Pictures of the New York Stock Exchange

Whenever there’s some news about how the stock market was really awful or especially busy, you see the picture. The picture is a shot of men on the trading floor displaying the essential emotion of today’s market. On good days you get the picture on the left. On bad days you get the one on the right.


There something really funny about these pictures. I always wanted to interview the photographers on this beat. I like to imagine them sitting around the newsroom, smoking cigarettes and playing gin rummy until they get the call: The market is melting down, boys! Hop down to 11 Wall and score me some pictures, pronto! But the truth is the pictures always look the same (aside from slow variations in hair style and machines visible in the background): the busy trader or the glum trader, take your pick. I secretly suspected the editors just went to the filing cabinet and pulled out the shots they needed.

Now I read in Paul Kedrosky’s blog that the trading floor is emptying out. However good it looks on TV, computerized trading means you don’t need to have guys yelling orders at each other. Pretty soon there will be no one left to photograph. But the funny thing is that the New York Stock Exchange really wants somebody to stay on the floor, because it’s good marketing. People, consumers of news, need to put a face on the market. They need to see those desperate, disheveled traders elbowing each other out of the way in order to believe something important happened. Kedrosky helpfully suggests that they hire actors to do the job.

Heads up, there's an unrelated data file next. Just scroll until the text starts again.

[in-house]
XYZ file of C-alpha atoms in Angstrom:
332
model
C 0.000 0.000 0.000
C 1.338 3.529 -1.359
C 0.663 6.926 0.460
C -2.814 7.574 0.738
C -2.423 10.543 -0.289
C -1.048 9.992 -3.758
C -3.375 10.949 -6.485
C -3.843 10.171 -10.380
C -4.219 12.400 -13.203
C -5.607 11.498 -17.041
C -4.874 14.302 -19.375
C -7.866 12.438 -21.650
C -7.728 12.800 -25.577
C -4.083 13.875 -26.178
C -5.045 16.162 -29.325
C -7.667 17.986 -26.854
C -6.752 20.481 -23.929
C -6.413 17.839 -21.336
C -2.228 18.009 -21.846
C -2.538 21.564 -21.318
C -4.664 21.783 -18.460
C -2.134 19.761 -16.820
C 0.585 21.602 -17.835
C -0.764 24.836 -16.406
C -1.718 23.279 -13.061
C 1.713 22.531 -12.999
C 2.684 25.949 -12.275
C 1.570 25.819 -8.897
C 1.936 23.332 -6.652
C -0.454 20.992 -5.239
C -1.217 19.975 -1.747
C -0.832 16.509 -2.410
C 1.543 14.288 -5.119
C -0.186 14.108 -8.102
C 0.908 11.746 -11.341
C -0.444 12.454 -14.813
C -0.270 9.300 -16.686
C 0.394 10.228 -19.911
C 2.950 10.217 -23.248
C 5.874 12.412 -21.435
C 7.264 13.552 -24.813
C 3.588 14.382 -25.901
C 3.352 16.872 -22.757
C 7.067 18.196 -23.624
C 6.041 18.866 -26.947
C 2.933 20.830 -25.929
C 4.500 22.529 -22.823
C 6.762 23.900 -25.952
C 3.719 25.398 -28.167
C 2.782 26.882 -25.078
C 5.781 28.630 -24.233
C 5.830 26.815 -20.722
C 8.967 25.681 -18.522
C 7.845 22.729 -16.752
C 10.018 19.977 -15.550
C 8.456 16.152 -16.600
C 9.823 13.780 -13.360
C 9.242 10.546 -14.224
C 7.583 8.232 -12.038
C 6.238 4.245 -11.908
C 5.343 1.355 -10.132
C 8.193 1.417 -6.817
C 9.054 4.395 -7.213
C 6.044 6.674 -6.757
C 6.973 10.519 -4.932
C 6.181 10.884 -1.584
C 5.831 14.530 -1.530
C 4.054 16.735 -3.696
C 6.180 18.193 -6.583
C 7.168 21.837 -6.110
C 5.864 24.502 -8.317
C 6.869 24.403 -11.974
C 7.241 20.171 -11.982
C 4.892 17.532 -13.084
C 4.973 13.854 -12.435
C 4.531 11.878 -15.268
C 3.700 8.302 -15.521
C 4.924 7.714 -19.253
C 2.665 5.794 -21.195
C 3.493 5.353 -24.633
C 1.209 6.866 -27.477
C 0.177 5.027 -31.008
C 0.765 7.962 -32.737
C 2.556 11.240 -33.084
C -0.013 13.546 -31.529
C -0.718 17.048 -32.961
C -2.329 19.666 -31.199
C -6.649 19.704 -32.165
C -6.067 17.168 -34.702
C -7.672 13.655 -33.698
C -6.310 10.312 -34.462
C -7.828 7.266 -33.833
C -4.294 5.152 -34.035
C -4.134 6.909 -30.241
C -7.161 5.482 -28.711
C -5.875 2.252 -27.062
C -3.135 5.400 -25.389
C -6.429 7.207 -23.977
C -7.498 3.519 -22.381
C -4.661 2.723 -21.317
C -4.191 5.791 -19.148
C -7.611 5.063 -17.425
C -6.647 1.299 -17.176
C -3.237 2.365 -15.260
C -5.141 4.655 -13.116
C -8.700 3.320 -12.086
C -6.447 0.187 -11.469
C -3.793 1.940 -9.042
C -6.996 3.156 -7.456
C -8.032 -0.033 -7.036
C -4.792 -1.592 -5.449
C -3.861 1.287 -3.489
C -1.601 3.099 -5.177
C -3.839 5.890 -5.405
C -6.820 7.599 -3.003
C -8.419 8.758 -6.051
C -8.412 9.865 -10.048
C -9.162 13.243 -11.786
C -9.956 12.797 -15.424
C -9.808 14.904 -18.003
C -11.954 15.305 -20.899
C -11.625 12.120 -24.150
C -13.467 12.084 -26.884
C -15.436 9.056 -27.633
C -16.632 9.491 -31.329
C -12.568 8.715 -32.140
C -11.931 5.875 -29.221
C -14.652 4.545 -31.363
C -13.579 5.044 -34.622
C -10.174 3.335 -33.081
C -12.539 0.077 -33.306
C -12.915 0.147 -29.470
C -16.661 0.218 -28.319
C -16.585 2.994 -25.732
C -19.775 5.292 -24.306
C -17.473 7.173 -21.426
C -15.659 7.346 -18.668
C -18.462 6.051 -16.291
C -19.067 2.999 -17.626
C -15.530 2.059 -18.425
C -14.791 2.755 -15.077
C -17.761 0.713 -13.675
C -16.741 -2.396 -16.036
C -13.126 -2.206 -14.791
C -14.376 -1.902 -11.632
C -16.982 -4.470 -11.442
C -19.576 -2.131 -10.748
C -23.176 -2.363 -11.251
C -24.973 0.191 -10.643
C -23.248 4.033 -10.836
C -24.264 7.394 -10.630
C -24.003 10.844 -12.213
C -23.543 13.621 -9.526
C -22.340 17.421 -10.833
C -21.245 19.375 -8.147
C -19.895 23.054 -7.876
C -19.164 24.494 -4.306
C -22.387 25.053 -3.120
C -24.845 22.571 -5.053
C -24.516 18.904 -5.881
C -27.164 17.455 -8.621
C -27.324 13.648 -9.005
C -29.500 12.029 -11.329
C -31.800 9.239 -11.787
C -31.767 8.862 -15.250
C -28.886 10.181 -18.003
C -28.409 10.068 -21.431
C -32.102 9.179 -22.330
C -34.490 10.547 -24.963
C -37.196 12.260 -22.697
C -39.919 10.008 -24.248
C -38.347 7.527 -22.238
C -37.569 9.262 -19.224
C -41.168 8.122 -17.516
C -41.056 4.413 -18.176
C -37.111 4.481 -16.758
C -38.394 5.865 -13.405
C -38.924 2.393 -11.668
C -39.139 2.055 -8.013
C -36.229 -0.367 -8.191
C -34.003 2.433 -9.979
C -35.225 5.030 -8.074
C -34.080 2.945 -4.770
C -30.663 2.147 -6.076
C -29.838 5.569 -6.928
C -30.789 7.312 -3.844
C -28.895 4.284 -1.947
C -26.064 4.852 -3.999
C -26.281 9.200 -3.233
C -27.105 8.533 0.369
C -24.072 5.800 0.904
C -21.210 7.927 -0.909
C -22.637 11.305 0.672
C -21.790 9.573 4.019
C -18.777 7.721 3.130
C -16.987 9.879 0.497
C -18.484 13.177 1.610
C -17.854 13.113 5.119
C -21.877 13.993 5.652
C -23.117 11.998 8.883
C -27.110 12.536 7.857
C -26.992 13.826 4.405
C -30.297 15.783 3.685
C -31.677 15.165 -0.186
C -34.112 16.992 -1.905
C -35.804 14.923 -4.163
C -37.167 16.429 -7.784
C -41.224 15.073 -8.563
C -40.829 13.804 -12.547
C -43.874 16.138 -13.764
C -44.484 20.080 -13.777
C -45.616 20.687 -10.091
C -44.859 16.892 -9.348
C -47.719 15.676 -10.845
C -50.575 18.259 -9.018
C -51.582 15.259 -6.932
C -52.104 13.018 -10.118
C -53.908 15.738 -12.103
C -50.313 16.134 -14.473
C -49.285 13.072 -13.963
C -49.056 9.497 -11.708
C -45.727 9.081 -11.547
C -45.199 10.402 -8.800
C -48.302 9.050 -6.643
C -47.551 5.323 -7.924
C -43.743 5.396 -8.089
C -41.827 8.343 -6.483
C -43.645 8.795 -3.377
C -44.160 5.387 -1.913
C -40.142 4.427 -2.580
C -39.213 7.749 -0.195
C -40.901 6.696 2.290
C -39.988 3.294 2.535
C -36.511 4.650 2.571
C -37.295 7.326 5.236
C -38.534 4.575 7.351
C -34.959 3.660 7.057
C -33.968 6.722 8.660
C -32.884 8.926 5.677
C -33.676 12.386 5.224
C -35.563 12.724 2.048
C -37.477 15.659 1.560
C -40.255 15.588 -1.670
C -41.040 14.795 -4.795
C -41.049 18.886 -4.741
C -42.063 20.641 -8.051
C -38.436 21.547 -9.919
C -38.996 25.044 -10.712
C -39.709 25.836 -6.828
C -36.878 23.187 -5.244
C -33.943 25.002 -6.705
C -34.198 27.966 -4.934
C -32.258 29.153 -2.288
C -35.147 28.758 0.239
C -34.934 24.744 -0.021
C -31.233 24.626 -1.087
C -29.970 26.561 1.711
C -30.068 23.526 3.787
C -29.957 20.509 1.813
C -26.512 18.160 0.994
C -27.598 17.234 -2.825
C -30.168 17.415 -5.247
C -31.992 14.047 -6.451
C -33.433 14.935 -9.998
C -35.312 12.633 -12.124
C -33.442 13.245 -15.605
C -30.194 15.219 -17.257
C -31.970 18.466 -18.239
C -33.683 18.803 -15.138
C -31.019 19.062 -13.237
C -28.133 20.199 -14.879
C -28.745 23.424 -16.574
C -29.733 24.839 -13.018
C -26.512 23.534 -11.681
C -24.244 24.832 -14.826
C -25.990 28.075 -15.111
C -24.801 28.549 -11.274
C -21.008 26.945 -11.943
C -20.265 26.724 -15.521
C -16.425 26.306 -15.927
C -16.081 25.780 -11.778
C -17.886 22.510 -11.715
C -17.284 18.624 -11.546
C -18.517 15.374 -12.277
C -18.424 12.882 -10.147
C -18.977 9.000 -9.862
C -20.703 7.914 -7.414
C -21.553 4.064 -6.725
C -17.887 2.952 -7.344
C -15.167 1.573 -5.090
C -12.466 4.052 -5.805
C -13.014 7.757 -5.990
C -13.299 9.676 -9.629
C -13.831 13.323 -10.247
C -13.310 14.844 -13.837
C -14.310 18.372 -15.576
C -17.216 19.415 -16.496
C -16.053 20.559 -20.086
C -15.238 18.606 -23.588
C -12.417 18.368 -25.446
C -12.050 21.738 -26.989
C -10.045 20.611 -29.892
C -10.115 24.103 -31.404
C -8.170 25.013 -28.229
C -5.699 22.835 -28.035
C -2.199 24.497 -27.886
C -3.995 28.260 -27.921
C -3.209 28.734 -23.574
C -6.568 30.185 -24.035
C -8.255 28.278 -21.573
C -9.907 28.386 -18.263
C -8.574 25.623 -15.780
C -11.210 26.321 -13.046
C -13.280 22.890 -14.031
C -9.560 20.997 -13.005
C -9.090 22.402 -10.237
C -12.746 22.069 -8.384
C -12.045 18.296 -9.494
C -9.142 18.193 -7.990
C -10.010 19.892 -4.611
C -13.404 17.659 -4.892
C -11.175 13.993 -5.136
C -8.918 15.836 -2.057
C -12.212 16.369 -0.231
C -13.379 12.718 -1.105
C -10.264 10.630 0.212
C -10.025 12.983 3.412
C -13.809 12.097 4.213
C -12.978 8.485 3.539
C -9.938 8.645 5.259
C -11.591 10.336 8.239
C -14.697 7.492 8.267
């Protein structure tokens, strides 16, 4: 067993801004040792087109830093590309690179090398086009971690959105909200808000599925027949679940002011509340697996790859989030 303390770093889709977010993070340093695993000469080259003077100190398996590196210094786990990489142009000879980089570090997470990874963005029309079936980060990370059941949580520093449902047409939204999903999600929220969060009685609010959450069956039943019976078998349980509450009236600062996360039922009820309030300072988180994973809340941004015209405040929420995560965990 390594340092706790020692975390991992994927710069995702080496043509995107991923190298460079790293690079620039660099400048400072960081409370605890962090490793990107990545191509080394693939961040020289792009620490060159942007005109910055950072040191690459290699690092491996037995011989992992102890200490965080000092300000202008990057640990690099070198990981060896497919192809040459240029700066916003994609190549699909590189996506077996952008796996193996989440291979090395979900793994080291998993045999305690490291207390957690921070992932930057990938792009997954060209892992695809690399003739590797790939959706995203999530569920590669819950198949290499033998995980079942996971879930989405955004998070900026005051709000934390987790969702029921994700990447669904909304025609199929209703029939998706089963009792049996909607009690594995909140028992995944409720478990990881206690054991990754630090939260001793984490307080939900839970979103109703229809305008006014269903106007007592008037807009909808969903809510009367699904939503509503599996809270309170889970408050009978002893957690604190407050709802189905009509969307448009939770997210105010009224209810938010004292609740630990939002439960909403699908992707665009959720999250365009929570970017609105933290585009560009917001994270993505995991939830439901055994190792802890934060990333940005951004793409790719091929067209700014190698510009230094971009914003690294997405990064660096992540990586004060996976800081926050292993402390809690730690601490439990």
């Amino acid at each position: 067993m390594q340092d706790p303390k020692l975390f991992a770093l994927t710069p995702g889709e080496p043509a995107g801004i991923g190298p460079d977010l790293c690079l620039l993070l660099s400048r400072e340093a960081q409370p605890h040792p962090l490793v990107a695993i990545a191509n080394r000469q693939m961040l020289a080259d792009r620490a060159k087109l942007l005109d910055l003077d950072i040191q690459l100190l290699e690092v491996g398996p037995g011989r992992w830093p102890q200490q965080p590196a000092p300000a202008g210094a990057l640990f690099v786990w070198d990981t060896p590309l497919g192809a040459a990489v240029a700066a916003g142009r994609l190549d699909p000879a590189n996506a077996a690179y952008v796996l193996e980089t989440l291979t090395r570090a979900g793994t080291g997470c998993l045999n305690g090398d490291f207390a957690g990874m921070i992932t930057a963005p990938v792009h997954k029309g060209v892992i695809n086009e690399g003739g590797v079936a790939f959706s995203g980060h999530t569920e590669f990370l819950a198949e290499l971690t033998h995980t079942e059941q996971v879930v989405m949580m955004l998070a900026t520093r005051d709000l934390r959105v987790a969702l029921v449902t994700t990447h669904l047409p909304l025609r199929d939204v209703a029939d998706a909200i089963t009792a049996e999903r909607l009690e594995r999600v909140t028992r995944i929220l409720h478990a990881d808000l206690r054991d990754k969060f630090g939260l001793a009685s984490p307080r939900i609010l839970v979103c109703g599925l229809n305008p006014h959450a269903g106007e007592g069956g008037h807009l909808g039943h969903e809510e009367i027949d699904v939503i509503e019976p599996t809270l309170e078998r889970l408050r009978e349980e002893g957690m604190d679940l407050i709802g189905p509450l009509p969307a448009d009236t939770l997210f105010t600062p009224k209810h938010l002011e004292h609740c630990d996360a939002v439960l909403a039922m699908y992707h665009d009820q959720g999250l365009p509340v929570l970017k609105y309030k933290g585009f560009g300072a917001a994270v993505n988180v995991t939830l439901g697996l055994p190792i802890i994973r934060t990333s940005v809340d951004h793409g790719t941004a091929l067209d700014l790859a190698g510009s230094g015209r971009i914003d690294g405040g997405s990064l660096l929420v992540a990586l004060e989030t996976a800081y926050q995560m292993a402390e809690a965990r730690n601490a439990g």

I think the answer is simpler. What we need are stock market emoticons. Chat programs already replace the humble smiley :-) with the jazzier regular_smile.gif. We just need a Dow Industrial feed that displays Mr. Busy or Mr. Glum depending on the motion since the opening bell.

This is only a leading indicator, of course. It’s safe to say that we’ll all be portrayed by actors some day. You’ll still want to see a tall pilot-like character in the cockpit of your computer-operated plane. So also with surgeons, architects, real estate agents, and so on. Walt Disney saw it all coming years ago. At Disney World, there are no employees, only cast members.